Are There Productivity Differences Across Contact Center Locations? Yes, But … | Sherpas in Blue Shirts

Posted On April 6, 2017

The topic of productivity differences in contact center locations has always been of interest to enterprises, GICs, and service providers. In the last few months, there has been a significant increase in firms’ interest in leveraging an integrated global delivery model across offshore, nearshore, and onshore locations for their contact center needs. In addition, the looming prospect of higher barriers to offshoring/nearshoring is also shifting focus from a labor arbitrage model to one of productivity gains.

Against this backdrop, Everest Group conducted targeted research to assess relative differences in contact center productivity across locations, using agent efficiency as a proxy for productivity.

Our research uncovered an interesting finding: while there are location-specific variations, agent productivity does not consistently vary by location category (i.e., onshore versus offshore/nearshore). While agent productivity is influenced by multiple factors, only two – average call handling time and agent utilization – are largely location-dependent. Even after normalizing for other factors such as nature of business, work mix, and scale of operations, there is no evidence to suggest that productivity is higher in onshore locations than in offshore/nearshore locations.

Exhibit 1: Assessment framework for agent productivity in contact centers

Contact Center Outsourcing
The reason that productivity variations are not location specific is that both average call handling time and agent utilization are, in turn, impacted by drivers that largely do not vary consistently across location category. For example, both scheduling efficiency and training effectiveness are influenced more by center-specific policies and work environment than location category. Thus, it’s the interplay of these and multiple other drivers, which often negate and counterbalance each other, that are the key contributors to productivity variations, not the locations themselves.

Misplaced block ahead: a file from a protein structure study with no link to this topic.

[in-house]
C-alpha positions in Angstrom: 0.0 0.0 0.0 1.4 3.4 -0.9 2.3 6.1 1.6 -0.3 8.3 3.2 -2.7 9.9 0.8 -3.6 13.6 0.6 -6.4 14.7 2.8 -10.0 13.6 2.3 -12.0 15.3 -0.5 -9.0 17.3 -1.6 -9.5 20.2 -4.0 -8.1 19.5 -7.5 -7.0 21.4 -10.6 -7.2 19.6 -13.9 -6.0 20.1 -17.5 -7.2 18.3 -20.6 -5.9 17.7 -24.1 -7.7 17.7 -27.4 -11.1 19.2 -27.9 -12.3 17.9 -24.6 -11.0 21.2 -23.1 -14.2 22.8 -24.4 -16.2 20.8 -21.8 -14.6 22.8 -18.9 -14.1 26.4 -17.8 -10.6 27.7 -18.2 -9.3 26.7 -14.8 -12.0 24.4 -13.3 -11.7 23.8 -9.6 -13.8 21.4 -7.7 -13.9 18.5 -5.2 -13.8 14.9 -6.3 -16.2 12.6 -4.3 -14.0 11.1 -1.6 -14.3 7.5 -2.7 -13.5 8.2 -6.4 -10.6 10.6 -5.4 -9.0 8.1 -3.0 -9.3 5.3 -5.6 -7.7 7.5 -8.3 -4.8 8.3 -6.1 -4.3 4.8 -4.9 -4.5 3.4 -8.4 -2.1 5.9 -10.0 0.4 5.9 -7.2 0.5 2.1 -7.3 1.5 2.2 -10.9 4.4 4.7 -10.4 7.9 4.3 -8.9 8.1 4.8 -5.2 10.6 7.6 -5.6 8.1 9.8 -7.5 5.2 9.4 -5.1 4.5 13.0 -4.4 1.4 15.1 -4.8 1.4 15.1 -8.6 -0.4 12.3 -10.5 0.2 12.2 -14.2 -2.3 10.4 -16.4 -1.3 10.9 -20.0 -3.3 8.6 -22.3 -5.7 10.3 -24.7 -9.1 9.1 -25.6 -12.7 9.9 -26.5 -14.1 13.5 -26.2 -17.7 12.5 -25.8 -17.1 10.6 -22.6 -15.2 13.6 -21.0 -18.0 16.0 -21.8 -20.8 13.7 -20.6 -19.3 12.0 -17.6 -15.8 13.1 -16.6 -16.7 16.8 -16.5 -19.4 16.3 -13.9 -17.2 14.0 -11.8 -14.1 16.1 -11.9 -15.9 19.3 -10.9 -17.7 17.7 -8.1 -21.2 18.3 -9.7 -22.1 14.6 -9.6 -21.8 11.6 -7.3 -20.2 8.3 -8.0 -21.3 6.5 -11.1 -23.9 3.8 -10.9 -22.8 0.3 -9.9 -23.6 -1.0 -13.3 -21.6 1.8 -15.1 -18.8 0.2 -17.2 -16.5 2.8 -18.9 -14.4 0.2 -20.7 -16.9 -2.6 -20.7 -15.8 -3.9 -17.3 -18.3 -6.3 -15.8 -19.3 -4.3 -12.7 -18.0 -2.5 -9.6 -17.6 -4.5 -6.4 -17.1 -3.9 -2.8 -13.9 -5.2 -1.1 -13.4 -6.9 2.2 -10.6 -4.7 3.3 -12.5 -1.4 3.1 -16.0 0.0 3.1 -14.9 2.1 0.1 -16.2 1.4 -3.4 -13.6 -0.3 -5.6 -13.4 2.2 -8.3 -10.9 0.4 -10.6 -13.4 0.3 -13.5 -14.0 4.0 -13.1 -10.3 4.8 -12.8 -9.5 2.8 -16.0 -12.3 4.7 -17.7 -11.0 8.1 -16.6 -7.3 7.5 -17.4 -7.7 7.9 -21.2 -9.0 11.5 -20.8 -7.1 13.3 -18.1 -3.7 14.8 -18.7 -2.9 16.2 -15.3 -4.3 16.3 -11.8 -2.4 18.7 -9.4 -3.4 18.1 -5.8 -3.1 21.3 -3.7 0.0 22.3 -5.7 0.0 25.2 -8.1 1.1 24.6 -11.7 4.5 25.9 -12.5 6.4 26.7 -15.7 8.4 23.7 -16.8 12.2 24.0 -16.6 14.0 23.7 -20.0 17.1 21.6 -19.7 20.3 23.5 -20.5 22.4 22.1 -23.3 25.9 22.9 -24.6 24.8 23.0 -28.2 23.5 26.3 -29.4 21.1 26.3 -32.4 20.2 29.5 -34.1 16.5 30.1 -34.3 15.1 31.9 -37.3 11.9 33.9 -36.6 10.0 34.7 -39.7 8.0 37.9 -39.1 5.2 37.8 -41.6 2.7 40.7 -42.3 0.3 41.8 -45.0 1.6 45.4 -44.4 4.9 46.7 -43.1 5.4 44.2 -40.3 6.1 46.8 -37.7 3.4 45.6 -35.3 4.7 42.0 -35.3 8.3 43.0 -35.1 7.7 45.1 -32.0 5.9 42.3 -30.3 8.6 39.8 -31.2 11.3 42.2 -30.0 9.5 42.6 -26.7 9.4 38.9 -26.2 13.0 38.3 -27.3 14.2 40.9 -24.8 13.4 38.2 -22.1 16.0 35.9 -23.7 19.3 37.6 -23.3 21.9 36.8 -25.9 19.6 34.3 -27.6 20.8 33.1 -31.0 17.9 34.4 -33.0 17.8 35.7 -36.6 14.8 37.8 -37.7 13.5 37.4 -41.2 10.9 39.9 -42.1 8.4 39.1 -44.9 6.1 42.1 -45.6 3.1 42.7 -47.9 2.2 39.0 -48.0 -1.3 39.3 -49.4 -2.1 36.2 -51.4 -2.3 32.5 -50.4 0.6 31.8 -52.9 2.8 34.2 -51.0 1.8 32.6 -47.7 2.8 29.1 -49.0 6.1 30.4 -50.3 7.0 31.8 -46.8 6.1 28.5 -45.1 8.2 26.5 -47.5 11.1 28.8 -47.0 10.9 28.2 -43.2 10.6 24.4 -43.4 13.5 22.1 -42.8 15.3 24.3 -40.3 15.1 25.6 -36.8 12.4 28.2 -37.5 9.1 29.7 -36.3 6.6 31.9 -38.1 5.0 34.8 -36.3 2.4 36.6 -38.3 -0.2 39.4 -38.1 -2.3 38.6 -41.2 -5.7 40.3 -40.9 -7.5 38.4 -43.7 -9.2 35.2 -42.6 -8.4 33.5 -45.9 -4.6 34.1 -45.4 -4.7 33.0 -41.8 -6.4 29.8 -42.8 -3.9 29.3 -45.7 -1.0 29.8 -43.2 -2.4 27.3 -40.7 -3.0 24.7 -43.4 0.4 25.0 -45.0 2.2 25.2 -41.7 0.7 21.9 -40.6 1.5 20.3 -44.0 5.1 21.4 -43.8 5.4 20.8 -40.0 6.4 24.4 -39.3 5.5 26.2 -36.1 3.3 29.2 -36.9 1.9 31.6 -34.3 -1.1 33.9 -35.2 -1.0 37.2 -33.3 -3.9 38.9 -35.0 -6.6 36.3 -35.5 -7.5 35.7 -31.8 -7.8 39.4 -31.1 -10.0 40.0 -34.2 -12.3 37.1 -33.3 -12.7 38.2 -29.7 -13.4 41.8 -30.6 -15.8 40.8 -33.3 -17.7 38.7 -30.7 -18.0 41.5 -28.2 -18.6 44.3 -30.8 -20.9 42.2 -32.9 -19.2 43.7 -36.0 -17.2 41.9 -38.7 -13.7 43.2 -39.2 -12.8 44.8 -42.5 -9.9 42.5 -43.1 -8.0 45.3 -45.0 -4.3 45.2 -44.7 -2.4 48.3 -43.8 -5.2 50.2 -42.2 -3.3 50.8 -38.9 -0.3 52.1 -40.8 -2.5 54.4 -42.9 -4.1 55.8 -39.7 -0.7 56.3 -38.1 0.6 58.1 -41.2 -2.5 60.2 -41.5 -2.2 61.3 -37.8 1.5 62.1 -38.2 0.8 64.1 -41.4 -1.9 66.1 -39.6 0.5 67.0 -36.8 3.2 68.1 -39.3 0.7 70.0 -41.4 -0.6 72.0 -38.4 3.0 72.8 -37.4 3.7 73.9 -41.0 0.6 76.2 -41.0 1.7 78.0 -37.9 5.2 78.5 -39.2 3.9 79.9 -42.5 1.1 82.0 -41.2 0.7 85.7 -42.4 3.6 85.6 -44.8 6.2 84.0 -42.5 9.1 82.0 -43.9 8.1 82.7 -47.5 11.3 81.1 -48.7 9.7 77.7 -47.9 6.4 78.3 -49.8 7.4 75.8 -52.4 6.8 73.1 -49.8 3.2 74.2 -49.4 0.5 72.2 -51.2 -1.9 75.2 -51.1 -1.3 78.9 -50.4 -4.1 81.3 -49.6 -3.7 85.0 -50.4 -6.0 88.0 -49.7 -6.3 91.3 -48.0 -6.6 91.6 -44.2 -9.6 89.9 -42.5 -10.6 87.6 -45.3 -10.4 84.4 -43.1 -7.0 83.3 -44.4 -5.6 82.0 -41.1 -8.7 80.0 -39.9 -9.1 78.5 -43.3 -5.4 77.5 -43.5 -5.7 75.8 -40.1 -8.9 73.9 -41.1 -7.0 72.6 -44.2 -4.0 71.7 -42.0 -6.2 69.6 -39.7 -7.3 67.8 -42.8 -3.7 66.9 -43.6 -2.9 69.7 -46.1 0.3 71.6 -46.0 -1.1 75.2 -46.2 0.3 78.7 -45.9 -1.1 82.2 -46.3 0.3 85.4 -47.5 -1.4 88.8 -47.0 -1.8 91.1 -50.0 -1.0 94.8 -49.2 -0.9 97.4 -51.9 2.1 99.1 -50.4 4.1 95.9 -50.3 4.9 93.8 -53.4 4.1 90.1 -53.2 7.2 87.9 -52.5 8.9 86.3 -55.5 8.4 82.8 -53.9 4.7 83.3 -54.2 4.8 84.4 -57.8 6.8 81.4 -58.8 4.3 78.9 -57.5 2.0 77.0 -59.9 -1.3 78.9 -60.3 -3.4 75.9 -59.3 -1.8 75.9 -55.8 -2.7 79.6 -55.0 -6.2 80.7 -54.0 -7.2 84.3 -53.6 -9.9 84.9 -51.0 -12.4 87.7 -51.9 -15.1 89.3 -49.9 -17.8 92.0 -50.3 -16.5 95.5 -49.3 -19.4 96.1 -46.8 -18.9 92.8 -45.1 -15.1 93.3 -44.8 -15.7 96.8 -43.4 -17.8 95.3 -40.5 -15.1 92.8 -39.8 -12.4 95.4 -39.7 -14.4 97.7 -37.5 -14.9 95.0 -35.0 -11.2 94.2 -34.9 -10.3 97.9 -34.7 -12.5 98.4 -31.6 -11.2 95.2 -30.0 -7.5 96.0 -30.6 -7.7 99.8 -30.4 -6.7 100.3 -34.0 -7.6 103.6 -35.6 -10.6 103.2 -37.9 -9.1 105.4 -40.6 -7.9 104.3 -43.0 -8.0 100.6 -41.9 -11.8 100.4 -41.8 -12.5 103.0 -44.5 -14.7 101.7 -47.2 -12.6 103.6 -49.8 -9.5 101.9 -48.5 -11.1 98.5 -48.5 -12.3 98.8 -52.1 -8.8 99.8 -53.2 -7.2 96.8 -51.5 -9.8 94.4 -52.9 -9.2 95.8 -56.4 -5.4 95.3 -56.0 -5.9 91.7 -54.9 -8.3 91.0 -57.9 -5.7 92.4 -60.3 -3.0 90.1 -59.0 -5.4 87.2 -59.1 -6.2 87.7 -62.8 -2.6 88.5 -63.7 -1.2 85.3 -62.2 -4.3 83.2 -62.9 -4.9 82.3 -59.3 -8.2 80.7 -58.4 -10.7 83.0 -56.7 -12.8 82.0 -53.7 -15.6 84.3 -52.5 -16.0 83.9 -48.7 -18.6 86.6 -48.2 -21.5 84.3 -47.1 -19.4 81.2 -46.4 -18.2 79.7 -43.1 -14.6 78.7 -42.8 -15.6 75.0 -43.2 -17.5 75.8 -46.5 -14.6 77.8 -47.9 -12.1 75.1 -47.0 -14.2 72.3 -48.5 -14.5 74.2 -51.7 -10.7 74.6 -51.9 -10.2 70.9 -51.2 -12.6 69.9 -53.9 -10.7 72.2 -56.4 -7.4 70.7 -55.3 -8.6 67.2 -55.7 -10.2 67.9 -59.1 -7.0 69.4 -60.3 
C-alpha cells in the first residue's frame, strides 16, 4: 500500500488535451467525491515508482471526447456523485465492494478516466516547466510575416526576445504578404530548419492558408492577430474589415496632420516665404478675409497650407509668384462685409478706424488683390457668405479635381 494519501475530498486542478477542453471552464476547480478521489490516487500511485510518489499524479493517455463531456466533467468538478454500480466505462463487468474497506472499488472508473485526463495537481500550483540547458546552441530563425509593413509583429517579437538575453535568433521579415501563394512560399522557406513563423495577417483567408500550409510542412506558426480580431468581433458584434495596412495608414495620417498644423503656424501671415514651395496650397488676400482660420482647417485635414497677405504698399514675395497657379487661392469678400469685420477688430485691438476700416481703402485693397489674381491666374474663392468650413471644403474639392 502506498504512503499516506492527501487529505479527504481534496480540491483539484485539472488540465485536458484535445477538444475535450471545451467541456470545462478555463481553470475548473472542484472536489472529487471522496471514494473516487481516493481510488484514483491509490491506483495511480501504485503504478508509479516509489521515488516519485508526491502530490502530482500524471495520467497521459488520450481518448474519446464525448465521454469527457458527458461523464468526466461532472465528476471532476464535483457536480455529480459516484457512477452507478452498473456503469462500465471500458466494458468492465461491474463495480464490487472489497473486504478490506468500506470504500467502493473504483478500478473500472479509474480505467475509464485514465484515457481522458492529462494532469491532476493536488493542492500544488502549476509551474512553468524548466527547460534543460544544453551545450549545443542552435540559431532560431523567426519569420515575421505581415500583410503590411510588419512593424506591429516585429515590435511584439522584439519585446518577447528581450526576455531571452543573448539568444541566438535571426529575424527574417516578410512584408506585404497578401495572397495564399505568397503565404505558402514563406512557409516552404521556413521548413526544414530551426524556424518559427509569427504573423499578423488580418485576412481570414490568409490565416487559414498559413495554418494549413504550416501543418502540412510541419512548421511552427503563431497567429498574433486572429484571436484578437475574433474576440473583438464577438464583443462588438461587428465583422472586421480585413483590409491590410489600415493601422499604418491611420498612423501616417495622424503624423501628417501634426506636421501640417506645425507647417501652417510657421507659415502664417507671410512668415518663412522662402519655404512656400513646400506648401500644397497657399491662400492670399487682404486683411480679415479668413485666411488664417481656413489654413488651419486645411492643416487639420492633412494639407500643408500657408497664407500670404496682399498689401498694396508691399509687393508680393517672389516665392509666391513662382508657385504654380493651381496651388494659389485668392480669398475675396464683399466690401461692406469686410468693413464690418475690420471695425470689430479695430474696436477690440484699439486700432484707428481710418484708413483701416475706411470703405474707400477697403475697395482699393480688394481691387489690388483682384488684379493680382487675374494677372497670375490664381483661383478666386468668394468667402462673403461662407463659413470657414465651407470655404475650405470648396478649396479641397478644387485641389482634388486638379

Exhibit 2: Variation in location-dependent factors that impact agent productivity in contact centers

Contact Center Outsourcing
These findings have some important implications for firms:

  • It is important to focus more on internal levers to improve productivity within individual contact center operations. Factors such as call volume, business cyclicality, skillset availability, and the firm’s overall policies and practices influence productivity more than location-dependent factors
  • Furthermore, global work placement decisions need to incorporate multiple factors beyond productivity, including delivery cost , talent scalability, business/client preferences, and business/operating risks
  • Finally, it is important to recognize that no single metric is sufficient to fully capture productivity. Rather, a holistic assessment that incorporates both efficiency and effectiveness (quality) and both agent and technology-enabled metrics is required

For a detailed analysis of this topic, please see our viewpoint entitled “Are There Productivity Differences across Contact Center Locations?”

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